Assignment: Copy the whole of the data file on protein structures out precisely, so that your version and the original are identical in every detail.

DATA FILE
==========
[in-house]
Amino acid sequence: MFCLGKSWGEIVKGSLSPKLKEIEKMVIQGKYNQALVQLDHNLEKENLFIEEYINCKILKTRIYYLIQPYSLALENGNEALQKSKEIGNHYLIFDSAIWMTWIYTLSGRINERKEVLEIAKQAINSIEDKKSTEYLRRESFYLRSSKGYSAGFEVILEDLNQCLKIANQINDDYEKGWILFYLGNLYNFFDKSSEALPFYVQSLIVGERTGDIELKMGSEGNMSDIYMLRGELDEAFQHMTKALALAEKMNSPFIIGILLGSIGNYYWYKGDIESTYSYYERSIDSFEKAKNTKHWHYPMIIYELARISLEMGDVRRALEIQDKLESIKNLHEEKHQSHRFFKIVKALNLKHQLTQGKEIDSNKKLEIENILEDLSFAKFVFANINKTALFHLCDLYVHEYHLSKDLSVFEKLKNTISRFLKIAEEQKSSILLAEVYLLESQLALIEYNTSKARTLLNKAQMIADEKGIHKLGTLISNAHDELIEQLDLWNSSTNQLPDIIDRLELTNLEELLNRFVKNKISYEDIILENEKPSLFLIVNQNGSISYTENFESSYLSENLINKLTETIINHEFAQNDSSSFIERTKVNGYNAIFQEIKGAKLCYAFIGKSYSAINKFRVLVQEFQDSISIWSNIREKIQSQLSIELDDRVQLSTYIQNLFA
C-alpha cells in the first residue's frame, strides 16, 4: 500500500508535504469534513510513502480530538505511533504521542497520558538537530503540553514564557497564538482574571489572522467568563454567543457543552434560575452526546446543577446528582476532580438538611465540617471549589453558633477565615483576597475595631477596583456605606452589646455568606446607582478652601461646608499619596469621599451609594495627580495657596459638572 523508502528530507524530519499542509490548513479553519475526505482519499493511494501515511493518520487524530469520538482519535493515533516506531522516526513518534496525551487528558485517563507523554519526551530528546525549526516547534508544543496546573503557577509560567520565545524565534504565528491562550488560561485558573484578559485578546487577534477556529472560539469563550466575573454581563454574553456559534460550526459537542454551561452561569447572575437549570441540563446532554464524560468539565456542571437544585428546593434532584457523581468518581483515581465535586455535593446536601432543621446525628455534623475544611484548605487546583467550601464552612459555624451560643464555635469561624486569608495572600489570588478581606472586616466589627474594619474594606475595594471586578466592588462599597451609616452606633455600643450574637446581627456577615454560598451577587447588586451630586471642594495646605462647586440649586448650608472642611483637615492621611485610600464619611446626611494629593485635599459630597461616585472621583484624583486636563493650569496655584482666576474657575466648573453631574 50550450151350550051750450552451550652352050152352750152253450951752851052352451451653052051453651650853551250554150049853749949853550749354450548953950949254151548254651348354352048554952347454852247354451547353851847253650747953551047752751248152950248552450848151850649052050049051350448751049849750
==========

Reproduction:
[in-house]
Amino acid sequence: MFCLGKSWGEIVKGSLSPKLKEIEKMVIQGKYNQALVQLDHNLEKENLFIEEYINCKILKTRIYYLIQPYSLALENGNEALQKSKEIGNHYLIFDSAIWMTWIYTLSGRINERKEVLEIAKQAINSIEDKKSTEYLRRESFYLRSSKGYSAGFEVILEDLNQCLKIANQINDDYEKGWILFYLGNLYNFFDKSSEALPFYVQSLIVGERTGDIELKMGSEGNMSDIYMLRGELDEAFQHMTKALALAEKMNSPFIIGILLGSIGNYYWYKGDIESTYSYYERSIDSFEKAKNTKHWHYPMIIYELARISLEMGDVRRALEIQDKLESIKNLHEEKHQSHRFFKIVKALNLKHQLTQGKEIDSNKKLEIENILEDLSFAKFVFANINKTALFHLCDLYVHEYHLSKDLSVFEKLKNTISRFLKIAEEQKSSILLAEVYLLESQLALIEYNTSKARTLLNKAQMIADEKGIHKLGTLISNAHDELIEQLDLWNSSTNQLPDIIDRLELTNLEELLNRFVKNKISYEDIILENEKPSLFLIVNQNGSISYTENFESSYLSENLINKLTETIINHEFAQNDSSSFIERTKVNGYNAIFQEIKGAKLCYAFIGKSYSAINKFRVLVQEFQDSISIWSNIREKIQSQLSIELDDRVQLSTYIQNLFA
C-alpha cells in the first residue's frame, strides 16, 4: 500500500508535504469534513510513502480530538505511533504521542497520558538537530503540553514564557497564538482574571489572522467568563454567543457543552434560575452526546446543577446528582476532580438538611465540617471549589453558633477565615483576597475595631477596583456605606452589646455568606446607582478652601461646608499619596469621599451609594495627580495657596459638572 523508502528530507524530519499542509490548513479553519475526505482519499493511494501515511493518520487524530469520538482519535493515533516506531522516526513518534496525551487528558485517563507523554519526551530528546525549526516547534508544543496546573503557577509560567520565545524565534504565528491562550488560561485558573484578559485578546487577534477556529472560539469563550466575573454581563454574553456559534460550526459537542454551561452561569447572575437549570441540563446532554464524560468539565456542571437544585428546593434532584457523581468518581483515581465535586455535593446536601432543621446525628455534623475544611484548605487546583467550601464552612459555624451560643464555635469561624486569608495572600489570588478581606472586616466589627474594619474594606475595594471586578466592588462599597451609616452606633455600643450574637446581627456577615454560598451577587447588586451630586471642594495646605462647586440649586448650608472642611483637615492621611485610600464619611446626611494629593485635599459630597461616585472621583484624583486636563493650569496655584482666576474657575466648573453631574 50550450151350550051750450552451550652352050152352750152253450951752851052352451451653052051453651650853551250554150049853749949853550749354450548953950949254151548254651348354352048554952347454852247354451547353851847253650747953551047752751248152950248552450848151850649052050049051350448751049849750